Sofa, blanket andyour favourite TV series is a fantastic plan. You will no doubt have had more than one weekend or afternoon where you didn’t really know what to do so decided on that as a plan. I bet that you have even watched series like The Leftovers, Orange is the new Black and The Good Wife. We have too! Have you ever wondered why these titles haven’t been translated into Spanish? Perhaps talking about “Las Sobras”, which is a possible Spanish translation, could never be the same as catching up with the final episode of “The Leftovers”.
The marketing departments of production companies often used to come up with different titles for each series. The title would often be changed to adapt it to the country where it was going to be distributed. That has given us some titles that are memorable but not all in a good way! One such example was changing the name of “The Ice Princess”, a Disney film about a girl who wants to be a figure skater, to “Soñando, soñando… triunfé patinando” for its Spanish release, which loosely translated means “Dreaming, dreaming … I succeeded skating”. Another famous example is the “Fast & Furious” saga, which in Spain was initially known as “A todo gas”, which loosely translates into “At full throttle”.
However, this habit of changing the title of audiovisual productions has been going out of fashion in recent years. We have seen this, for example, with “The Leftovers”. You could translate this as “Los Olvidados” for the Spanish market but that just doesn’t seem as punchy! Other potential translations into Spanish are “Los sobrantes” or “Los dejados atrás” but they still just don’t have that dramatic force. That is why in Spain we have decided to keep the original titles even though nobody understands them.
Orange is in fashion
The situation is the same with “Orange is the new Black”. The literal translation into Spanish would be “El naranja es el nuevo negro”. That translation makes it seem like a series about fashion and style, which doesn’t really reflect the actual plot. In the fashion industry, something being the “new black” means that it is the best thing since sliced bread, the next big thing to hit all the shops worldwide. However, in America, when prisoners first leave the prison (for example, to do community work) they have to wear an orange uniform, this garish colour being chosen so that the guards can easilyspot them. That is why in the Netflix series, orange is the fashionable colour.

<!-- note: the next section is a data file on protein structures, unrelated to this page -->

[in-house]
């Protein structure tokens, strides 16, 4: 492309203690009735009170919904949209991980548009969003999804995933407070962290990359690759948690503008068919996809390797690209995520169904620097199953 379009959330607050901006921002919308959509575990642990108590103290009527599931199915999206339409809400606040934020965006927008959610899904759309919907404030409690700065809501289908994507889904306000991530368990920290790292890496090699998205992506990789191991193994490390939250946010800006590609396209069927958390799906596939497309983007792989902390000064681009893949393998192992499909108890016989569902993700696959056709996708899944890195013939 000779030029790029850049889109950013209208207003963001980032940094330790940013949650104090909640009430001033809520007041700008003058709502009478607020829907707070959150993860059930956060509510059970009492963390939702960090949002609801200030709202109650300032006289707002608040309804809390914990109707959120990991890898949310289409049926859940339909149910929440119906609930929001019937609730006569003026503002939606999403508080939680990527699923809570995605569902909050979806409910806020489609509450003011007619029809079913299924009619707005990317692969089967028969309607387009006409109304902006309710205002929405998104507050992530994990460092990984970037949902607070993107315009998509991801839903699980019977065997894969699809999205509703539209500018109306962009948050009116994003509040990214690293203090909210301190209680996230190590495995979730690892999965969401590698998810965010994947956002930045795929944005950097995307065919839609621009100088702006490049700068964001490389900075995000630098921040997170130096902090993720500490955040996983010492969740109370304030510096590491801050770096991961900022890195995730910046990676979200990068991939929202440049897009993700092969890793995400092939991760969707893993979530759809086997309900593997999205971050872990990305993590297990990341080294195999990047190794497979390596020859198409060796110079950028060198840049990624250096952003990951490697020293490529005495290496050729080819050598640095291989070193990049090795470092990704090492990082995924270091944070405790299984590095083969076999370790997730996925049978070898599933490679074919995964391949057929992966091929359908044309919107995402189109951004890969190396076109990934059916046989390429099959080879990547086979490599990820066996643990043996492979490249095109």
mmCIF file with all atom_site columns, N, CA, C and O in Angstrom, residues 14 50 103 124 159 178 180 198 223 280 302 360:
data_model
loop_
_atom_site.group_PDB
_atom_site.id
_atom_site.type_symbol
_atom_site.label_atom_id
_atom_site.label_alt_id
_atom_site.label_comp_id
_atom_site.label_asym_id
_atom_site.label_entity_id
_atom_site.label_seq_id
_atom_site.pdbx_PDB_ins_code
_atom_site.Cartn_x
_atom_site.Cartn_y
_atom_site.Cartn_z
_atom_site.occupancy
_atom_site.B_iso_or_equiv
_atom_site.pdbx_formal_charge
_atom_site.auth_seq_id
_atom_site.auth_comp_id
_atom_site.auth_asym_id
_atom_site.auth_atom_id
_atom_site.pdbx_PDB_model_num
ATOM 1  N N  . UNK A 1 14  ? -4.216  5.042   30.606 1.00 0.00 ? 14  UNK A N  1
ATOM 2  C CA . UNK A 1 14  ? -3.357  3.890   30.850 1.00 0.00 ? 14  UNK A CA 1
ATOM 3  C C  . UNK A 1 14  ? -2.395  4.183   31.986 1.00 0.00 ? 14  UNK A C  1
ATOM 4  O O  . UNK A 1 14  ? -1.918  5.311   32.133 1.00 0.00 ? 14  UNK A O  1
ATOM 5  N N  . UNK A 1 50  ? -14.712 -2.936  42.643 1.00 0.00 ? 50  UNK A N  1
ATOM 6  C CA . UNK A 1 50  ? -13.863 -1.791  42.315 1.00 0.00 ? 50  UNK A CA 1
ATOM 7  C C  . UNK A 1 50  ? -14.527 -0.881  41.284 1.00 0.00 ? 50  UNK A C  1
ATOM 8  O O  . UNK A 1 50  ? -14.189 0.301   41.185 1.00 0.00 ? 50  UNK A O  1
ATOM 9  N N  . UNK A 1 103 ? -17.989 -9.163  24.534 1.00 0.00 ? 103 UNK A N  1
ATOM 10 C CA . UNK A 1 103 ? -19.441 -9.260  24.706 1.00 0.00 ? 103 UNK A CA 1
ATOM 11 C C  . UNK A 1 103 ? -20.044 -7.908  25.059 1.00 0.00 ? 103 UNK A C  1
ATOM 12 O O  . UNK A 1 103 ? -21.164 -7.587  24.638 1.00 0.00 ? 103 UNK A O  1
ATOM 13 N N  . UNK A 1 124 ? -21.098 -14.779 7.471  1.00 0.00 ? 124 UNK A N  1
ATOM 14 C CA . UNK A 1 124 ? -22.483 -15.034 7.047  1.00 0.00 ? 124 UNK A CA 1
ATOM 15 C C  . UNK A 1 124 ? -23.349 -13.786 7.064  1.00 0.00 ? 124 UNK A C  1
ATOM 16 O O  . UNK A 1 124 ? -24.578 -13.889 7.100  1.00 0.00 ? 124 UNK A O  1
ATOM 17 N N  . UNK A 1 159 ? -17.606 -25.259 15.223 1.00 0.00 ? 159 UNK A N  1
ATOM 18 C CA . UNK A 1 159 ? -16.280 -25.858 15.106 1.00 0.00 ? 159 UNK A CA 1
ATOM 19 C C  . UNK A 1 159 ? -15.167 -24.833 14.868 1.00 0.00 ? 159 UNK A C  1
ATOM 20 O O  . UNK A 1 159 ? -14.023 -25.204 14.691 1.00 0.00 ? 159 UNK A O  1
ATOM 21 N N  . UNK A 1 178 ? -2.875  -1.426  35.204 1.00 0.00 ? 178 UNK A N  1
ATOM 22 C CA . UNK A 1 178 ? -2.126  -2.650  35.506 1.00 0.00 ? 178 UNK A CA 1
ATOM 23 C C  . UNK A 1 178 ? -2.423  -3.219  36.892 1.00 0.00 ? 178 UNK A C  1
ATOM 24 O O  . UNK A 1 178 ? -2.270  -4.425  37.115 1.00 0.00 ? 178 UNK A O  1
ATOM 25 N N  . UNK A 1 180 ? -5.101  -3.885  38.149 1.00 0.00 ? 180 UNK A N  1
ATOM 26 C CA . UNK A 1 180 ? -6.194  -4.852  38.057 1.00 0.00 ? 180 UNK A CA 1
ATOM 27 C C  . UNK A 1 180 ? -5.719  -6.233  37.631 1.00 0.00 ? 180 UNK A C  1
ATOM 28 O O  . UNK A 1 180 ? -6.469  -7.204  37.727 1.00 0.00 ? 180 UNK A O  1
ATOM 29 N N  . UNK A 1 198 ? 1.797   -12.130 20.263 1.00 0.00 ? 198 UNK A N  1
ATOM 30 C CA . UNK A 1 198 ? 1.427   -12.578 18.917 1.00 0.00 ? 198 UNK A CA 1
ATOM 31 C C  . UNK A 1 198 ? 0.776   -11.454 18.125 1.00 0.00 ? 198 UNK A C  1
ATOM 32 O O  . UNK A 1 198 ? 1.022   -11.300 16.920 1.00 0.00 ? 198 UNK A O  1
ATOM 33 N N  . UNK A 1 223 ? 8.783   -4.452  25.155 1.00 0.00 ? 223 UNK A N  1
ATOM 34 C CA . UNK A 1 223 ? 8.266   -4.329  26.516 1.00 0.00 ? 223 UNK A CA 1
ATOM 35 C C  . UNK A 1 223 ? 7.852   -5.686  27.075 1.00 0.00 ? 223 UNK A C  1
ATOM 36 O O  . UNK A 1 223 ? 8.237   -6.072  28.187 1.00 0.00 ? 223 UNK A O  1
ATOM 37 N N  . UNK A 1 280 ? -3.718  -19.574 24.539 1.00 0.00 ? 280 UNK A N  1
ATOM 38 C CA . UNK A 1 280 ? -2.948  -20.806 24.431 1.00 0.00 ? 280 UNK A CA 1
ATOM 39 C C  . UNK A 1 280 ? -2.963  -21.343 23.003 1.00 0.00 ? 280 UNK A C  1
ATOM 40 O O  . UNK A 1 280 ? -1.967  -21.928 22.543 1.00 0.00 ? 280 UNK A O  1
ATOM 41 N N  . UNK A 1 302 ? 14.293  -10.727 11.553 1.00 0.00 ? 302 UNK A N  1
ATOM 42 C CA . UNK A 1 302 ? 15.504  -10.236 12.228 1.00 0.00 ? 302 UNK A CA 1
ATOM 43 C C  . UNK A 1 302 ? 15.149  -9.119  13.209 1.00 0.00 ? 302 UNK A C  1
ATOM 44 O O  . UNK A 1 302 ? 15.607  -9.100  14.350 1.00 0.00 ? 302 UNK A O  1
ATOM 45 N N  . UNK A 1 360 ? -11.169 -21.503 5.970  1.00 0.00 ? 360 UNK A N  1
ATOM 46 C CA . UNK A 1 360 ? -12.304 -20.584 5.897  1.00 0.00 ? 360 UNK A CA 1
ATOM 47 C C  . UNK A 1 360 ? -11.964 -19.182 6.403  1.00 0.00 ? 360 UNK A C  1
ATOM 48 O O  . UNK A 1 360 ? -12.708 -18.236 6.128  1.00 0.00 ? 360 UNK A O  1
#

The “modern” family
And what about “Modern Family”? In Spain we know that families who love television have always been very modern, but calling a series “Familia Moderna” seems to make no sense at all. One way to avoid scaring the audience away is to leave the title in English. This is how the original title, which was more commercial, became a success. A guaranteed success.
The situation is the same for other famous series such as “The Good Wife” and “Newsroom”. Sometimes the choice of title is lessabout the audience being able to understand it and more about the series being a commercial hit.
The big screen, too
In Spain, we laugh at the unerring talent of our movie industry to ruin perfectly good movie titles when translating them into Spanish. Some particularly memorable examples are: Un canguro superduro (The Pacifier), Soñando, soñando… triunfé patinando (Ice Princess), Dos colgaos muy fumaos (Harold & Kumar Go To White Castle), Este muerto está muy vivo (Weekend at Bernie’s). Well, we’re not worse than others. Now that Spanish movies are successfully making forays into overseas markets, we can also see how our movies fall victim to hilarious translations.
The first movie directed by actor Raúl Arévalo, Una tarde para la ira, received critical acclaim, including from international critics (Variety, Screen Daily, The Hollywood Reporter). This Spanish production’s English title for its screening at international film festivals in Venice, Toronto and London was The Fury of a Patient Man. Telecinco Cinema produces and sells Paco León’s movies abroad. In most of the markets, Carmina y revienta shed its local references—which are closely linked with the film on El Lute in the 1980s—, coming to be called simply Carmina. In Greece, in contrast, the title Skase kai perpata (English: Walk and Be Quiet) was chosen.
Another of the greatest challenges that Telecinco Cinema faced was translating Ocho apellidos vascos. How can you explain in only a few words the social connotations of this comedy to an audience that is unfamiliar with Spanish current affairs? The international title proposed was Spanish Affair, but in Greece and Portugal, they decided to give it the title Namoro à Espanhola (English: Spanish-style Love) and the German title was 8 Namen für die Liebe (English: Eight Names for Love). In Serbia, they went all out and it became Zbog tebe promeniću prezime (English: I’ll Change My Name for You).
And you, can you name any weirdly translated series or movies? ¡We want to know!